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OFJ97 Field Journal from Tal Brady - 2/20/97


The encounter with Europa is still moving along OK. Talked to some of the science team about the realtime science data results, which is the non-image science (e.g. information about the magnetic field). The realtime data is slowly coming in and looks good, but some analysis time will be required before they can tell if the data shows any surprises. The operations monitors had a display of the "Doppler" data, which shows the spacecraft's velocity change at the point of Europa closest approach. I was there watching and it looked really fine as it tracked the actual change against the predicted. (Readers might want to look up the Doppler effect on electromagnetic radiation to see how the radio telemetry received from the Galileo can be used to track spacecraft velocity changes.) I think some of this display was on the web page. [ed. note: yes, it was; "Doppler" data during each encounter is often broadcast "live" to the Galileo Countdown pages]

Now that we've done the Europa closest approach, the schedule says there will be Jupiter and Ganymede science tonight and tomorrow, then Jupiter and Callisto science Saturday. This encounter seems to have a little of each major science objective. Sort of a casserole; put in some Europa and some Jupiter, then add a little Ganymede, Callisto and Io for spice. Playback of the recorded image and approach science should start late Saturday night (PST). Looks like another good encounter. Maybe the most trouble free yet. It's a good sign for the mission lifetime if there are fewer problems past the halfway point. It means that things are pretty stable on the spacecraft.

As far as my own work goes, we had to restart the Phase-3A software testing on the testbed again this morning. Yesterday's test found that the new camera software didn't "load" the right way. Today's test has both of the new software loads running correctly. However, it looks like testing is showing that the CDS software and the camera software are having some problems working together--exactly what I was worried about. The problems may be fairly small because the test is still running and is producing telemetry packets containing image data. Since the test hasn't crashed, and since we are actually getting data, this indicates that most of the software is working properly. Still, it definitely looks like we will have to make some changes to the flight software based on these results. We should have more complete results by Monday, and then we can get started on any required changes to the software.


Noticed in the operations schedule that they took an image last night of Amalthea (one of Jupiter's smaller moons) later than expected. But, it looks like it got recorded OK. I'll have to remember to keep an eye out during playback for that image showing up on the web [ed. note: you might have to watch for awhile: it can sometimes take months before images are ready to show up on the web!]. The encounter "record" period, during which image data are recorded onto the tape player for later playback of the data to Earth, looks to finish about 6:00 PM Saturday and Playback to start about 7:00 PM (PST). I wonder if there will be anything from the new playback on the Web by Monday or Tuesday. The people who put images on the web page will probably kill me for that thought. That's probably way too early. Oh well, off to see 'The Empire Strikes Back' with some friends tonight.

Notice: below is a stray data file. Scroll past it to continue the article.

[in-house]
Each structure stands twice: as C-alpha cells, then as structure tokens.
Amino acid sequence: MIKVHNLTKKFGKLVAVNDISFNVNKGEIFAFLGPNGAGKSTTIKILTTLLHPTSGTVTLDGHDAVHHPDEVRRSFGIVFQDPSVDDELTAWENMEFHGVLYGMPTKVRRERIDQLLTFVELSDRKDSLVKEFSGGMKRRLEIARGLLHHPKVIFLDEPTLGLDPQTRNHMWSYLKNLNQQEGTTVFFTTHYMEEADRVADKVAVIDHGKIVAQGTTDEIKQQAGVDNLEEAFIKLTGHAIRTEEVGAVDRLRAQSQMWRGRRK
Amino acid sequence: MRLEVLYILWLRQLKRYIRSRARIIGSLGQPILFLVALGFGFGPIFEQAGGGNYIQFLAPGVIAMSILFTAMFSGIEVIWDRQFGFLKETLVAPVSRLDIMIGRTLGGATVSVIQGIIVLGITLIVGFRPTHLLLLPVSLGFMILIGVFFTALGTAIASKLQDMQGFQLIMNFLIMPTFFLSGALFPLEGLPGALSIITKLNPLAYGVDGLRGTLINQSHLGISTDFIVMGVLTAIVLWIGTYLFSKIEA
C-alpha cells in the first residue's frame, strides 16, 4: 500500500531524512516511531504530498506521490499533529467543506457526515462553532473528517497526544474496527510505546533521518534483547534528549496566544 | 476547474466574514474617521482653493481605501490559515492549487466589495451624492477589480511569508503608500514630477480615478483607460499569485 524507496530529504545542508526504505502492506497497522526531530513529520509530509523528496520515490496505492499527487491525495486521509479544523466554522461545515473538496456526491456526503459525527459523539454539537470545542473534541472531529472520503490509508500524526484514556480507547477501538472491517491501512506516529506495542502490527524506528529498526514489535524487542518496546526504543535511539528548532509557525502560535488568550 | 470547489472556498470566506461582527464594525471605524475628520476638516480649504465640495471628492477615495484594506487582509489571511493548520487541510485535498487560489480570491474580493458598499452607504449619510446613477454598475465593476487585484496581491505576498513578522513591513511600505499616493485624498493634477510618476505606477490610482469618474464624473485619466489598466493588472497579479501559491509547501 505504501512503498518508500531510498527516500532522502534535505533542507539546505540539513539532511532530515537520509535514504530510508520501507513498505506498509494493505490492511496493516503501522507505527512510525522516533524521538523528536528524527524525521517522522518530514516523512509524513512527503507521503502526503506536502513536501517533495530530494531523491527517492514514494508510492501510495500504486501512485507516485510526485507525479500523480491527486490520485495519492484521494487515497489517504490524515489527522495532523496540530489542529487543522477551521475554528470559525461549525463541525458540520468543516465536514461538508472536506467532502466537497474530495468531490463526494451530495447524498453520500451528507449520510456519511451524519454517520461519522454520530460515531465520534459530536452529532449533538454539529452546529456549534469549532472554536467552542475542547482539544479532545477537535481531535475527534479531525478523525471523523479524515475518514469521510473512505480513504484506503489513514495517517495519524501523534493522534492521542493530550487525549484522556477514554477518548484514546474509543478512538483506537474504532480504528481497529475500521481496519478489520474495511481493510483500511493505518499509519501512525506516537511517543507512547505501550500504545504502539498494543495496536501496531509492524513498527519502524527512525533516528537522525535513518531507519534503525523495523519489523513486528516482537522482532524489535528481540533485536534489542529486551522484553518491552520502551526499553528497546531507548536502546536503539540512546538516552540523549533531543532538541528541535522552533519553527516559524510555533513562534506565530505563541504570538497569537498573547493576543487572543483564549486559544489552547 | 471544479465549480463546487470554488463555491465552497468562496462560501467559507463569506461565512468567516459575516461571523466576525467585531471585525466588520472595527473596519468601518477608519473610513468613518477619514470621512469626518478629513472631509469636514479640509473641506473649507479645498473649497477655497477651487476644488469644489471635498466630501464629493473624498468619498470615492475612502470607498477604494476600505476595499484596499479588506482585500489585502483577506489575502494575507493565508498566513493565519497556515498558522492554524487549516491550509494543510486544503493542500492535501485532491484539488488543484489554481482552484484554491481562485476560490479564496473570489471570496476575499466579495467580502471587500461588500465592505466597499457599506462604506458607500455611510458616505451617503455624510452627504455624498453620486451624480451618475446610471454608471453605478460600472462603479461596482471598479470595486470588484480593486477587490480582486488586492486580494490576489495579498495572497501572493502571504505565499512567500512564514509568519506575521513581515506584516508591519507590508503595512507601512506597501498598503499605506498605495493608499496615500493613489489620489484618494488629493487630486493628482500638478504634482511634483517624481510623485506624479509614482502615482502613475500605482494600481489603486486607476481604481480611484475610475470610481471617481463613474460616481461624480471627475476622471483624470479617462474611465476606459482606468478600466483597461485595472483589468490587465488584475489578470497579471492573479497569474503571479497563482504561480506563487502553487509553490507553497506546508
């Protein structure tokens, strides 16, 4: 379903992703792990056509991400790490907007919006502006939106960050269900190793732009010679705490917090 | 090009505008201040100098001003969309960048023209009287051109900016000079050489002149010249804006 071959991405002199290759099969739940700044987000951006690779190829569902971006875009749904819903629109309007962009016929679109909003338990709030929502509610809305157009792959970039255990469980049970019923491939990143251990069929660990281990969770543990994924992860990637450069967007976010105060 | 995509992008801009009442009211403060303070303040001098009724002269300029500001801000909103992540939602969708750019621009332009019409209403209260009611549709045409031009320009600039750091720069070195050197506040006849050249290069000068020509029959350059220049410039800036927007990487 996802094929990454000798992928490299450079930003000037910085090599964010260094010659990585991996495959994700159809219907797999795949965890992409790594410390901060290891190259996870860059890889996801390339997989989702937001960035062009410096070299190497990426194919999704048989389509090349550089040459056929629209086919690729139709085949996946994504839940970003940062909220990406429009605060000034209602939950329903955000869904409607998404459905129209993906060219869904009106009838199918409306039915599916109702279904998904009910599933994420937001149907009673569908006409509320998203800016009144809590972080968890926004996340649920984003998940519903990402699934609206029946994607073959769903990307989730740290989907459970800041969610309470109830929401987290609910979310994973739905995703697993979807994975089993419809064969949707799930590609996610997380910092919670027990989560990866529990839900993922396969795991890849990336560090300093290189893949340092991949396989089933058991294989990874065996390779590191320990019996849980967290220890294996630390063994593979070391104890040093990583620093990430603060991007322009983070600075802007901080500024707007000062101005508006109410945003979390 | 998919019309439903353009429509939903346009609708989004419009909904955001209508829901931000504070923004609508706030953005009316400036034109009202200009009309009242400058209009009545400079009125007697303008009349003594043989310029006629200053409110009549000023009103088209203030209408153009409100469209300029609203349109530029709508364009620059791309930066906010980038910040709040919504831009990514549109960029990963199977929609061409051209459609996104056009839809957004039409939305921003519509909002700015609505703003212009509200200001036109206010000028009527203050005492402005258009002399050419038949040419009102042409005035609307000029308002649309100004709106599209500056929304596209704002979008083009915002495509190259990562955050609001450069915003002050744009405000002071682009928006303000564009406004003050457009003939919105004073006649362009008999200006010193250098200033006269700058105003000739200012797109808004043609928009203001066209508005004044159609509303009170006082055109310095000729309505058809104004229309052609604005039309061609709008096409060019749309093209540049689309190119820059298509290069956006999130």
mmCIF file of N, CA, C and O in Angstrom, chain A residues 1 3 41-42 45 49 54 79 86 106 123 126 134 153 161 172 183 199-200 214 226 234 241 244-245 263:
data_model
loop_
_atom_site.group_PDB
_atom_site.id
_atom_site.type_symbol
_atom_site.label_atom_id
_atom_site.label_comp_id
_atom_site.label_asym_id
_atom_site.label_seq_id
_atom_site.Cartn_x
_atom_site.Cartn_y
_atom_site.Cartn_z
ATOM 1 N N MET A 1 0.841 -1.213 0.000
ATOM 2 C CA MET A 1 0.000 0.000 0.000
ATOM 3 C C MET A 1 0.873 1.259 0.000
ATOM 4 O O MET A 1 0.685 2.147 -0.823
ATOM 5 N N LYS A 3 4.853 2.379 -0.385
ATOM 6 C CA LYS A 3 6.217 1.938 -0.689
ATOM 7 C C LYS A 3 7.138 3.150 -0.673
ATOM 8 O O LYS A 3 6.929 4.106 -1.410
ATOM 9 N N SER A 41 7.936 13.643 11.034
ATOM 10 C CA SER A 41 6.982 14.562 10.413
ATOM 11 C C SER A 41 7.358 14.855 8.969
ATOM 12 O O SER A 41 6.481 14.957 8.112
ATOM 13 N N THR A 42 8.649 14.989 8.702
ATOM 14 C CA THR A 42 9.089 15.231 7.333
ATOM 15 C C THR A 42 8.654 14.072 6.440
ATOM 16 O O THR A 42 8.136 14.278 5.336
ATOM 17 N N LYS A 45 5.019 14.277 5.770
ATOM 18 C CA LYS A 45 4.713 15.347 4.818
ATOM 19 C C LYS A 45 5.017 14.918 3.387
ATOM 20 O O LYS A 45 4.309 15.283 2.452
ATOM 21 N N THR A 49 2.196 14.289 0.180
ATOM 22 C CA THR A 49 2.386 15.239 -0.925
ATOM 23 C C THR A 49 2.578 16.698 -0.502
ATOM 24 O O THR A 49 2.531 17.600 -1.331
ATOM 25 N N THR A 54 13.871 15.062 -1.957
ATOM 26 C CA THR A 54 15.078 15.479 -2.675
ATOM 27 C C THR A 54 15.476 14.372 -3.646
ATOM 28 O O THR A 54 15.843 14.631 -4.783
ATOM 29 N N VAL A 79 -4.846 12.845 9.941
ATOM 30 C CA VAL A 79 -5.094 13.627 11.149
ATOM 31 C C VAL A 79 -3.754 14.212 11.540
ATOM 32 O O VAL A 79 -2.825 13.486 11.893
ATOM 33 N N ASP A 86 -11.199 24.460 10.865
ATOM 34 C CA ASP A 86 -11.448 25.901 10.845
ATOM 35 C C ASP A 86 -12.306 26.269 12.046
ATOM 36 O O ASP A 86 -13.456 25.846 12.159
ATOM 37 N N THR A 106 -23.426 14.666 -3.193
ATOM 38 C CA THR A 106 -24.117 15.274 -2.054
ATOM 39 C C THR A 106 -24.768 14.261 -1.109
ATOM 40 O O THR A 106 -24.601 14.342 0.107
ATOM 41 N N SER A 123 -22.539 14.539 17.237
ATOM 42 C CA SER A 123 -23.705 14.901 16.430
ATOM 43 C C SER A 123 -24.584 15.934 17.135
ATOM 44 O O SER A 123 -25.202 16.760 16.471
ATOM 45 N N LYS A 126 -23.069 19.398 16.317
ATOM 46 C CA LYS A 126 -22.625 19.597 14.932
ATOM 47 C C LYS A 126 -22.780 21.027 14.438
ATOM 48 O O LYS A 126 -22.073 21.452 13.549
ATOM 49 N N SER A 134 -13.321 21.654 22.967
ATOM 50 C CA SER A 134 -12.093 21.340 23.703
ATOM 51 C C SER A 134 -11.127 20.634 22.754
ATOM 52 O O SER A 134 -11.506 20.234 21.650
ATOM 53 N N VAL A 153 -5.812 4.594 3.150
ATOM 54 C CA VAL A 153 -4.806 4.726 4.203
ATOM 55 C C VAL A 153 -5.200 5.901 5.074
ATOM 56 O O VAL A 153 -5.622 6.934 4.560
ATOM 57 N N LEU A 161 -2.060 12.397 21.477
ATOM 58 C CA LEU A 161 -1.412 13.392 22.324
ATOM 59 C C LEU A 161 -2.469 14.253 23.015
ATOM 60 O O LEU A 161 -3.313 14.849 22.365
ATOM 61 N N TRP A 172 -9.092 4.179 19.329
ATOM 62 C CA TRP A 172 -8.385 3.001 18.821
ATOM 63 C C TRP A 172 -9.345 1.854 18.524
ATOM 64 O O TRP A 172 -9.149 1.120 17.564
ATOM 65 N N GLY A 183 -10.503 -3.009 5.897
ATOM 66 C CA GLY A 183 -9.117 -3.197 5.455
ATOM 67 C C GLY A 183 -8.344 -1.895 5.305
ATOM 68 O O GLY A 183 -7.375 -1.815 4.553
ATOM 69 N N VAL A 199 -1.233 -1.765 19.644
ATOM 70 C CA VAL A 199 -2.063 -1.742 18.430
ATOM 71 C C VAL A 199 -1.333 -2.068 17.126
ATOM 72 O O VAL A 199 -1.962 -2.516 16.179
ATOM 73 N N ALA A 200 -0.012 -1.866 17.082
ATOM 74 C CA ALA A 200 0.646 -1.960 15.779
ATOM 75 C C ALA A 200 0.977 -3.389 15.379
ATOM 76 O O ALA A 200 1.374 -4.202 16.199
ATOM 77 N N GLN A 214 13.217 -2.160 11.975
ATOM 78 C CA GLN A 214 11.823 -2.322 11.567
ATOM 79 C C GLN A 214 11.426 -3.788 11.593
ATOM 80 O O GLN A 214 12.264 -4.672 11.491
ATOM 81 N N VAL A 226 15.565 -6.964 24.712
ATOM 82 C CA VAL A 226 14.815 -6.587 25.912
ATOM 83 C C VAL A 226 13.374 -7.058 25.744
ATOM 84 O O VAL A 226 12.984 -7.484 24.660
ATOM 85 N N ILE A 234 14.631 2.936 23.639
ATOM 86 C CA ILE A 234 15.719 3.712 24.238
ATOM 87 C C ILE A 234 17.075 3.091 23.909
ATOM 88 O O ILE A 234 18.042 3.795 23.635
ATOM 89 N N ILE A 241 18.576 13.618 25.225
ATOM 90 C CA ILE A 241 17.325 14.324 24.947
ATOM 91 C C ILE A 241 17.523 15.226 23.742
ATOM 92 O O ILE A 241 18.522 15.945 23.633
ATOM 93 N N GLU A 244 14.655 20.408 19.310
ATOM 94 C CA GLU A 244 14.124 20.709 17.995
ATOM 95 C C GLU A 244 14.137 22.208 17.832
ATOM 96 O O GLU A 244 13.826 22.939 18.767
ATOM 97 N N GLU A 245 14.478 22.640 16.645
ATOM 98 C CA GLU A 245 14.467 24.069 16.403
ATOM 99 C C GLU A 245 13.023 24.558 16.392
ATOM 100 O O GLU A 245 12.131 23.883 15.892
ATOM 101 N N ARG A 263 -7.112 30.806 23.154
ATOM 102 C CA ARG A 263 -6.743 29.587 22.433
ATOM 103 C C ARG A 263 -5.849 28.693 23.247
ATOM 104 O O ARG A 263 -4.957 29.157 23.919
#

Playback has started and it's going fine, Yaaah! I was right, it's way too early for new pictures, but there is a nice Galileo Today article that talks about what is happening about now. The Empire Strikes Back was great; big crowd, lots of fun.

Got some bad news today. The Magnetometer instrument software seems to have stopped running prior to the encounter and so their realtime science data from the encounter is probably not good. Their recorded data may be OK. We'll just have to wait and see. Fortunately, the problem is most likely to be a temporary memory error caused by the high radiation environment around Jupiter; Europa's pretty close in to Jupiter, so it sits in a lot of radiation. Although we use special "radiation hard" (i.e. resistant to radiation damage) memory on Galileo to protect against this kind of problem, we expect to have this kind of failure every once in a while,and we have seen a similar problem on one other instrument in the earlier encounter with Europa last December. If the problem is temporary, we can read out the Magnetometer's memory, send it back to Earth, compare it to the copy of the program that we have at JPL, find the bad part, and send up commands to the spacecraft to write a copy of good code over the bad part. Then we can just restart their computer with a command; a lot like rebooting a home computer after a crash. If we do the extended mission, there will be several more Europa passes, so if we were going to lose any science, this encounter is not the worst place to do so. Though I doubt that the magnetometer people would agree with me!

In the CDS Flight software development area the system test results from the new Phase-3 software do, as I expected, indicate errors in the way the CDS software interfaces (talks to) the camera software. There are two, I think, and one will require another system test later this week in order to determine if the problem is best fixed in my Control and Data Subsystem software or in the camera software. Also, both in the system test and in our development integration tests a small number of errors were found. The software is being changed to fix these errors during the first few days of this week. The changes required look pretty straight- forward. Only the one needing the additional test is of any concern.


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